Although Stengart and Loving Care had been squabbling over whether she sent some of the webmail-based e-mail to her attorneys during non-work hours or not, the New Jersey Supreme Court this week said, “it is unclear, and ultimately not relevant, whether Stengart was at the office when she sent or reviewed them.”
The court also concluded that Loving Care’s law firm breached its obligations by failing to alert Stengart’s attorneys that it possessed the e-mails before reading them; the law firm may face sanctions.
The case has gotten the attention of several organizations which were permitted to file opinions with the court.
The Employers Association of New Jersey (EANJ) argued the court decision may unfairly burden employers and undermine their ability to protect corporate assets, the court’s decision says. The Association of Criminal Defense Lawyers of New Jersey (ACDL-NJ) and the National Employment Lawyers Association of New Jersey (NELA-NJ) were largely supportive of the court’s decision, however.
The NELA-NJ argued an employee “has a substantive right to privacy in her password-protected e-mails, even if accessed from an employer-owned computer, and that an employer’s invasion of that privacy right must be narrowly tailored to the employers legitimate business interests,” the court document states.
The Supreme Court judges said in their decision in reading Loving Care’s electronic communications policy, “It is not clear from that language whether the use of personal, password-protected, web-based e-mail accounts via company equipment is covered. The Policy uses general language to refer to its ‘media systems and services’ but does not define those terms. Elsewhere, the Policy prohibits certain use of ‘the e-mail system,’ which appears to be a reference to company e-mail accounts. The Policy does not address personal accounts at all.”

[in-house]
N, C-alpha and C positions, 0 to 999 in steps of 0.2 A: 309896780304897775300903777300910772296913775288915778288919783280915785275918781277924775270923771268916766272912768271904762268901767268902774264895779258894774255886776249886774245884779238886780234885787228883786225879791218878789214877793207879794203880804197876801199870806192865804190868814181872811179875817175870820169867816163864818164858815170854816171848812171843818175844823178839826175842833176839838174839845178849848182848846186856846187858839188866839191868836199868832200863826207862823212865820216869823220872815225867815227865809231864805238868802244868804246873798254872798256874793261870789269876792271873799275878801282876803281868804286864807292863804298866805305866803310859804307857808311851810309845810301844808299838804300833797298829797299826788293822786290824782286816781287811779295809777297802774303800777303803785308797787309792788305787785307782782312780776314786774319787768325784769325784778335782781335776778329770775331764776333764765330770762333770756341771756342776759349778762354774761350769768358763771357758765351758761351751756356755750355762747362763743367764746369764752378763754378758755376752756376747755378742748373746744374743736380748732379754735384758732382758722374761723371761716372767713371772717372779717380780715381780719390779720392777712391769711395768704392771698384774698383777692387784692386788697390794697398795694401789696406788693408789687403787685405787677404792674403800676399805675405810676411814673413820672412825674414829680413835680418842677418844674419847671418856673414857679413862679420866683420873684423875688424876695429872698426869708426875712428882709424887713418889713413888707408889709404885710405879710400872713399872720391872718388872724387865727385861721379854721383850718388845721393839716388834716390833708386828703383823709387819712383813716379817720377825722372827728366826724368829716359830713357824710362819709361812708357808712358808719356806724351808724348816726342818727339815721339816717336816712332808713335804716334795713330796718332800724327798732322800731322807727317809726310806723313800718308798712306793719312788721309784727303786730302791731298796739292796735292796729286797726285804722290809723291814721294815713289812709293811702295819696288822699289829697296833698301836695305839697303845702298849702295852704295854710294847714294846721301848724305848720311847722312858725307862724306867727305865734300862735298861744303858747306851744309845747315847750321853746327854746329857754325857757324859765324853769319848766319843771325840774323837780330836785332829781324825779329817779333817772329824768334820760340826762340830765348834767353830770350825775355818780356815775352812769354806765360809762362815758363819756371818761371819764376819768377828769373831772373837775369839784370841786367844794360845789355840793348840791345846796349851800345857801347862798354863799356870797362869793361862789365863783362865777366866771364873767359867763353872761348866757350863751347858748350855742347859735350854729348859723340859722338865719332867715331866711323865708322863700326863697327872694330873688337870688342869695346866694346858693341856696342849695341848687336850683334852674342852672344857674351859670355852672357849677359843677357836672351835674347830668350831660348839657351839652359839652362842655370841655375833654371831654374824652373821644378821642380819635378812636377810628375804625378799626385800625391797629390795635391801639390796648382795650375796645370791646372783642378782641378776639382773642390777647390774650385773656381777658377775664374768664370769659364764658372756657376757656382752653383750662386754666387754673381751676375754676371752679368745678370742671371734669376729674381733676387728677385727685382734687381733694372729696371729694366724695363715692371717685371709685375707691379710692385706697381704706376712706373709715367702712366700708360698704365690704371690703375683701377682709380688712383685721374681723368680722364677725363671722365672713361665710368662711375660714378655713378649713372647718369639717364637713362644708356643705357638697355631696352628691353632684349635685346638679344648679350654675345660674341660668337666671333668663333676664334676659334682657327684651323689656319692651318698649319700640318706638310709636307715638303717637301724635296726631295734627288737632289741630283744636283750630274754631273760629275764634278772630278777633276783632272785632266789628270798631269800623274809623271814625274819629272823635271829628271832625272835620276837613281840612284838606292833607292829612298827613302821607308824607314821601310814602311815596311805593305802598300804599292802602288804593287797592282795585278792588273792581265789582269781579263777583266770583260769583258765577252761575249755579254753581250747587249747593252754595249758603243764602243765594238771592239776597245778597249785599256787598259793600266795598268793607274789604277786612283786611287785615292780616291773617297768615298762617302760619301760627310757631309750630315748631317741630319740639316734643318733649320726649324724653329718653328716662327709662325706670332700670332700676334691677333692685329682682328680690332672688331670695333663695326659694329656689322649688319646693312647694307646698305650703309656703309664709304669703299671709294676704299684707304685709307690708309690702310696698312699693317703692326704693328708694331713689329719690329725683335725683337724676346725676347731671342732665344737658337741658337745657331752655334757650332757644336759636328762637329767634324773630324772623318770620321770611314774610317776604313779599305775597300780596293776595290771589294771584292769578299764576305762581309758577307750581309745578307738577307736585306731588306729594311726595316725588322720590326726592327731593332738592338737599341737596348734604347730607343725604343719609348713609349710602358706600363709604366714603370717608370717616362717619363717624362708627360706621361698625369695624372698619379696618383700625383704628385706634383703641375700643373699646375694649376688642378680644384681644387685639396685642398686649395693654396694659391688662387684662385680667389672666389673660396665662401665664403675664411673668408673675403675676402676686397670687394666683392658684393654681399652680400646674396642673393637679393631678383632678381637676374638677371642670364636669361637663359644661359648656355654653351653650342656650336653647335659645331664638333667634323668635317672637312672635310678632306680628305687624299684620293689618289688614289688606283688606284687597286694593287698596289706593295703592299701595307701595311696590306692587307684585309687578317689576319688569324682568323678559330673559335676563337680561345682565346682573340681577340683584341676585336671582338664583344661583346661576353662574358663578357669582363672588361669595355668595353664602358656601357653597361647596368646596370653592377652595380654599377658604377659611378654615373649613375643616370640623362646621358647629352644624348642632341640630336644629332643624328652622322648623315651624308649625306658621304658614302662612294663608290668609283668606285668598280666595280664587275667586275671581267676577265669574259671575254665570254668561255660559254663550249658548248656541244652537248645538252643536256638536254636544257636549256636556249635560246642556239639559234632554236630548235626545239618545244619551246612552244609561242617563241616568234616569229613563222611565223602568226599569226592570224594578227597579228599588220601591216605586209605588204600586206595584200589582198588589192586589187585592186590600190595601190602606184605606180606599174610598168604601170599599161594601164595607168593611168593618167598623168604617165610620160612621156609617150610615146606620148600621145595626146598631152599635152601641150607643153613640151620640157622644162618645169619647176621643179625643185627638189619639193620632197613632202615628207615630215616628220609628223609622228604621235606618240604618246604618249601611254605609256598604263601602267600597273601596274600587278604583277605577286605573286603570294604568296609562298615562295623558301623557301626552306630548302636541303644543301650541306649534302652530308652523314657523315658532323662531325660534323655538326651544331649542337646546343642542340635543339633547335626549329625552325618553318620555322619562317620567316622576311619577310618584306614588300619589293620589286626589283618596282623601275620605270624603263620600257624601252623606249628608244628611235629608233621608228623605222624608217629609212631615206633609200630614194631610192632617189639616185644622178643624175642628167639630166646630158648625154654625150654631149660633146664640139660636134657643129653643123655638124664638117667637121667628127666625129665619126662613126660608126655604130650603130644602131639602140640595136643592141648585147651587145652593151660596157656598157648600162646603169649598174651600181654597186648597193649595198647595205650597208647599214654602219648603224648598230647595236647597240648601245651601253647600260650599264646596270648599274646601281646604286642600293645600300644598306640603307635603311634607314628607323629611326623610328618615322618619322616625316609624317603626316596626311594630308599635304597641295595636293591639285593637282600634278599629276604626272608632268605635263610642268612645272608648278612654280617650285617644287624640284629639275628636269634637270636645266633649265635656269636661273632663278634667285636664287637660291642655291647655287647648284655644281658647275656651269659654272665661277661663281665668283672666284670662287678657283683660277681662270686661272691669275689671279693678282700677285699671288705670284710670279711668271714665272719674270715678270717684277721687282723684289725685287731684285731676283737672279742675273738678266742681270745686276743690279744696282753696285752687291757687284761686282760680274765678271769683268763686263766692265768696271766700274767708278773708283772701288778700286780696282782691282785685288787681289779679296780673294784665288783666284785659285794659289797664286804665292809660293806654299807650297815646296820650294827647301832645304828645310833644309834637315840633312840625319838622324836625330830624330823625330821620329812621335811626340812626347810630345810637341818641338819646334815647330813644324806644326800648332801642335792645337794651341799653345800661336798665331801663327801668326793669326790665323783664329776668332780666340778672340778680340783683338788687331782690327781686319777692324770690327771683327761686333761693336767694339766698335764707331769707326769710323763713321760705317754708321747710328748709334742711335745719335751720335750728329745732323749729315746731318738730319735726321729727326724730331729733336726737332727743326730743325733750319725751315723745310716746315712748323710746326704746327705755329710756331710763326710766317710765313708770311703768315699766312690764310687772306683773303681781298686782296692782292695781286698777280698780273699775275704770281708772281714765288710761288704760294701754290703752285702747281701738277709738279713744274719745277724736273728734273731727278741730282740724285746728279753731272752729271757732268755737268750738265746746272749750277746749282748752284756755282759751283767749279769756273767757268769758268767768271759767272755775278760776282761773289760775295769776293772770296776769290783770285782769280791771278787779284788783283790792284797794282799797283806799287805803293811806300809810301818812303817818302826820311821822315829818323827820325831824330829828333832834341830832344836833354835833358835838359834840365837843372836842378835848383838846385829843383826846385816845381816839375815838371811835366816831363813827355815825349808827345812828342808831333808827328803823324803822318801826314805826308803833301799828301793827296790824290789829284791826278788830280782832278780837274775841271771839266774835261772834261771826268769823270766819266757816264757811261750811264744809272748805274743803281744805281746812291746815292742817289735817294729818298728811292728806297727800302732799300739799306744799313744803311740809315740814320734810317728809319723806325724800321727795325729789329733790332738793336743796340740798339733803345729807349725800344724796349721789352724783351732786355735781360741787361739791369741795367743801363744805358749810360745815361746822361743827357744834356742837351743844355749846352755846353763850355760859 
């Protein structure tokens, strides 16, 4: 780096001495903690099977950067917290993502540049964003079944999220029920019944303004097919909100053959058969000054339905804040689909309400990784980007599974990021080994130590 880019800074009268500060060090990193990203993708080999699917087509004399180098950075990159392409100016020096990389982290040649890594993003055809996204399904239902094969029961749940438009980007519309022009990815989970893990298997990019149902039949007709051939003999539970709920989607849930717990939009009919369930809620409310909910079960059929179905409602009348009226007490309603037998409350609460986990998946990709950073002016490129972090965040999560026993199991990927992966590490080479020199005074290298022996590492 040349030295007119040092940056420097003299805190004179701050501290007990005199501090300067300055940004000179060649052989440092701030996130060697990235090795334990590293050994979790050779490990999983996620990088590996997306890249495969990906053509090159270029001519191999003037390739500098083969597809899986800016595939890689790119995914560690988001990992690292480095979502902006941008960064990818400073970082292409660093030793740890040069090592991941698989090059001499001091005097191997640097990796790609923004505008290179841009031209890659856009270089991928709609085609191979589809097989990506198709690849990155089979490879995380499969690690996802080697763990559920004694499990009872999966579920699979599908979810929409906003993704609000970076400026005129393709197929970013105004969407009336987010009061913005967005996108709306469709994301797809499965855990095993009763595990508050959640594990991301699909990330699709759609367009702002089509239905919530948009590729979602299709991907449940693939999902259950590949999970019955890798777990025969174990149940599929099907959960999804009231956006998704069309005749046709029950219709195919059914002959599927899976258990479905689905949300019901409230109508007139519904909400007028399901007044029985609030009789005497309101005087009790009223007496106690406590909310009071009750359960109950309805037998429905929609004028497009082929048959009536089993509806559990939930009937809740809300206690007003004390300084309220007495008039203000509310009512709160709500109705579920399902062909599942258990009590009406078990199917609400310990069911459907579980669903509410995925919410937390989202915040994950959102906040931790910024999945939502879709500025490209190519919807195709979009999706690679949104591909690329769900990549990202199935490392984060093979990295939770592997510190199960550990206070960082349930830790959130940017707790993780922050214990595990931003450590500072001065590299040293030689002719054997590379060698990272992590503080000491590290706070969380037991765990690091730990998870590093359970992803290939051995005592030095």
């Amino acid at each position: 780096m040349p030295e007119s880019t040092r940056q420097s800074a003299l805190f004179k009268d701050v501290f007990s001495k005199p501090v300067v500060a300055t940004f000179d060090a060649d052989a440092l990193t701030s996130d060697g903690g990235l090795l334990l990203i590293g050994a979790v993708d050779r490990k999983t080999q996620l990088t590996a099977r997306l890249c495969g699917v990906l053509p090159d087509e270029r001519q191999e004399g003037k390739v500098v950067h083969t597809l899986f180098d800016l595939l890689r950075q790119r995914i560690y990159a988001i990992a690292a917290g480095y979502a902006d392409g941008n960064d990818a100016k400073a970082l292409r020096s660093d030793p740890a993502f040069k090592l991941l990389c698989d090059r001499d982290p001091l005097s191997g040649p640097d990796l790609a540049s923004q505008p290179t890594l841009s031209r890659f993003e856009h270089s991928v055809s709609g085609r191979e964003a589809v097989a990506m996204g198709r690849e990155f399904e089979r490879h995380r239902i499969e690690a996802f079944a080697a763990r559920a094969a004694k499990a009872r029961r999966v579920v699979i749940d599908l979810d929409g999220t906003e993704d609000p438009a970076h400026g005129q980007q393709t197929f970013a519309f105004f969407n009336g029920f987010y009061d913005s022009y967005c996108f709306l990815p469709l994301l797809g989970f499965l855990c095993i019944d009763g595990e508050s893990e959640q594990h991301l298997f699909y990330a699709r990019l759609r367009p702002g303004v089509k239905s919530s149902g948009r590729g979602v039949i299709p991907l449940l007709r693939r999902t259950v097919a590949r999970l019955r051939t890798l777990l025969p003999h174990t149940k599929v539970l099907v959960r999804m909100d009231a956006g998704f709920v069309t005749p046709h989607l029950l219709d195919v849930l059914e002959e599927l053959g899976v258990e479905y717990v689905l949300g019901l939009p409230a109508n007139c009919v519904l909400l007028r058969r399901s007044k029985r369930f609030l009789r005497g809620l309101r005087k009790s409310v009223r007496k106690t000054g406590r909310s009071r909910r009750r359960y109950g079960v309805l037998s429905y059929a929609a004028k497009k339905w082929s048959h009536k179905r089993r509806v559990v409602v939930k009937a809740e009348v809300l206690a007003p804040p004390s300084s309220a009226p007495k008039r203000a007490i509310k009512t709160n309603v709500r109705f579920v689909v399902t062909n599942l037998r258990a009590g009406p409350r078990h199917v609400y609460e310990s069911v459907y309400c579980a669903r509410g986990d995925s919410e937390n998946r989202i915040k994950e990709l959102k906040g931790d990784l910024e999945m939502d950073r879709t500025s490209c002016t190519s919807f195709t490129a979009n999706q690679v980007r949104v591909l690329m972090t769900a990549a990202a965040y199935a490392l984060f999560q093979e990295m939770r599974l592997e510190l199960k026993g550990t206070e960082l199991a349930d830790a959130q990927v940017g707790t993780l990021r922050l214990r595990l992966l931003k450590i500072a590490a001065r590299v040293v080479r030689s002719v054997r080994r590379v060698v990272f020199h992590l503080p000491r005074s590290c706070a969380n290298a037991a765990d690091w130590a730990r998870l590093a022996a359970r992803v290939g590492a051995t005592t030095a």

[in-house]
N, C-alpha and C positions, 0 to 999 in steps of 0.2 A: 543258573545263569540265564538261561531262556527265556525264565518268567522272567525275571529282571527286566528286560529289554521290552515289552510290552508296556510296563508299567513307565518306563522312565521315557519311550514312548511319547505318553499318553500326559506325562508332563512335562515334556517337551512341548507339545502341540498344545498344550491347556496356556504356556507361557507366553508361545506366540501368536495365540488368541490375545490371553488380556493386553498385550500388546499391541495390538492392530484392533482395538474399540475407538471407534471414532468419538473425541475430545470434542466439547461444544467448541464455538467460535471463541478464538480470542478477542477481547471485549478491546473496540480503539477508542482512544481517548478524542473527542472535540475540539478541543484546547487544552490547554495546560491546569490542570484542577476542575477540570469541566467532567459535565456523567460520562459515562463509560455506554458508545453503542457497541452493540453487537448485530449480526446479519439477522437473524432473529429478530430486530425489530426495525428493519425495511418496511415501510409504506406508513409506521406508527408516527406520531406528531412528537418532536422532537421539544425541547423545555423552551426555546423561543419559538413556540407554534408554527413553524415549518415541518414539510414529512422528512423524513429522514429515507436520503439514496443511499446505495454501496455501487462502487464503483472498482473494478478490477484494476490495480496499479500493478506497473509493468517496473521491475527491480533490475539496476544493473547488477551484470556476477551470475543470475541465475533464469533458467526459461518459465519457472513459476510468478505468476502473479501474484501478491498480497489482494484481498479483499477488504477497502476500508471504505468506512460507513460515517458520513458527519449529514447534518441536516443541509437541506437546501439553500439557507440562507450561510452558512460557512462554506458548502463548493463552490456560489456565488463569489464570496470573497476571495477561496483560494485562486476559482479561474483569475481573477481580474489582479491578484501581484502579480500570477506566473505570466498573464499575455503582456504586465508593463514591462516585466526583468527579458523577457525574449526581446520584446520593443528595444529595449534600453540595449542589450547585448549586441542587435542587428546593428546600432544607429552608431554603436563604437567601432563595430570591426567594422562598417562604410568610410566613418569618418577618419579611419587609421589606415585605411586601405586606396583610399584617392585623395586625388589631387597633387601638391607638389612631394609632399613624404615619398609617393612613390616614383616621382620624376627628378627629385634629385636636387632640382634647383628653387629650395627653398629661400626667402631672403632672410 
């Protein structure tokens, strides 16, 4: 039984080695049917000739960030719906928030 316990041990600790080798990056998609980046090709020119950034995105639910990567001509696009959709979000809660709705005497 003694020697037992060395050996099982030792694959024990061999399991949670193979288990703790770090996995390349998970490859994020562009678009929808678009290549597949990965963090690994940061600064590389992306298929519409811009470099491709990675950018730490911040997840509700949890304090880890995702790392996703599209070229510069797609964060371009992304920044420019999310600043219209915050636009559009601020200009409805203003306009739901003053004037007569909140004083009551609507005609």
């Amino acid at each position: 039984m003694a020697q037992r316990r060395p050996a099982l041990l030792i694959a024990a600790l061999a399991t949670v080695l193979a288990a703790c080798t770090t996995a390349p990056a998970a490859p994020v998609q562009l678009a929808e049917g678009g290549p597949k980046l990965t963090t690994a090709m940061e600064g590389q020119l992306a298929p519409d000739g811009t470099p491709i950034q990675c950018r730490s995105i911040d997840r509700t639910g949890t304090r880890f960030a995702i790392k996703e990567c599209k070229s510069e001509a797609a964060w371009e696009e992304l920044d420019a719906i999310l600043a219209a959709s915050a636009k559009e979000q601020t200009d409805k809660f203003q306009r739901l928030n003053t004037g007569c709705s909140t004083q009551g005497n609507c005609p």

The court also noticed that the policy doesn’t warn that the contents of this type of e-mail are stored on a hard drive and can be forensically retrieved. The court said the Loving Care policy “creates ambiguity about whether personal e-mail is company or private property.”
As specifically concerns the issue of attorney-client privilege and confidentiality, the New Jersey Supreme court said in its decision that because Stengart took steps to protect the privacy of the e-mails and shield them from her employer, because she used a personal password-protected e-mail account instead of her company e-mail address and did not save the account’s password on her computer, she had a subjective expectation of privacy in messages to her lawyer discussing a possible future lawsuit.
And the court decided those expectations were “also objectively reasonable.”
“The Policy did not give Stengart, or a reasonable person in her position, cause to anticipate that Loving Care would be peering over her shoulder as she opened e-mails from her lawyer on her personal, password-protected Yahoo account,” the court stated, later adding that in monitoring employees’ actions online, “employers have no need or basis to read the specific contents of personal, privileged, attorney-client communications in order to enforce corporate policy.”
The court’s decision this week in the Stengart vs. Loving Care Agency case shakes up some oft-accepted notions about employer right to ownership of e-mail that employees may compose on a corporate-issued computer, says Jen Rubin, attorney at Mintz Levin in New York, which has been closely following the case.
“It’s almost a property rights issue,” says Rubin, noting that at the very least, the New Jersey Supreme Court’s decision in this case should send businesses, their lawyers and the IT departments running back to review their acceptable-use policies related to e-mail.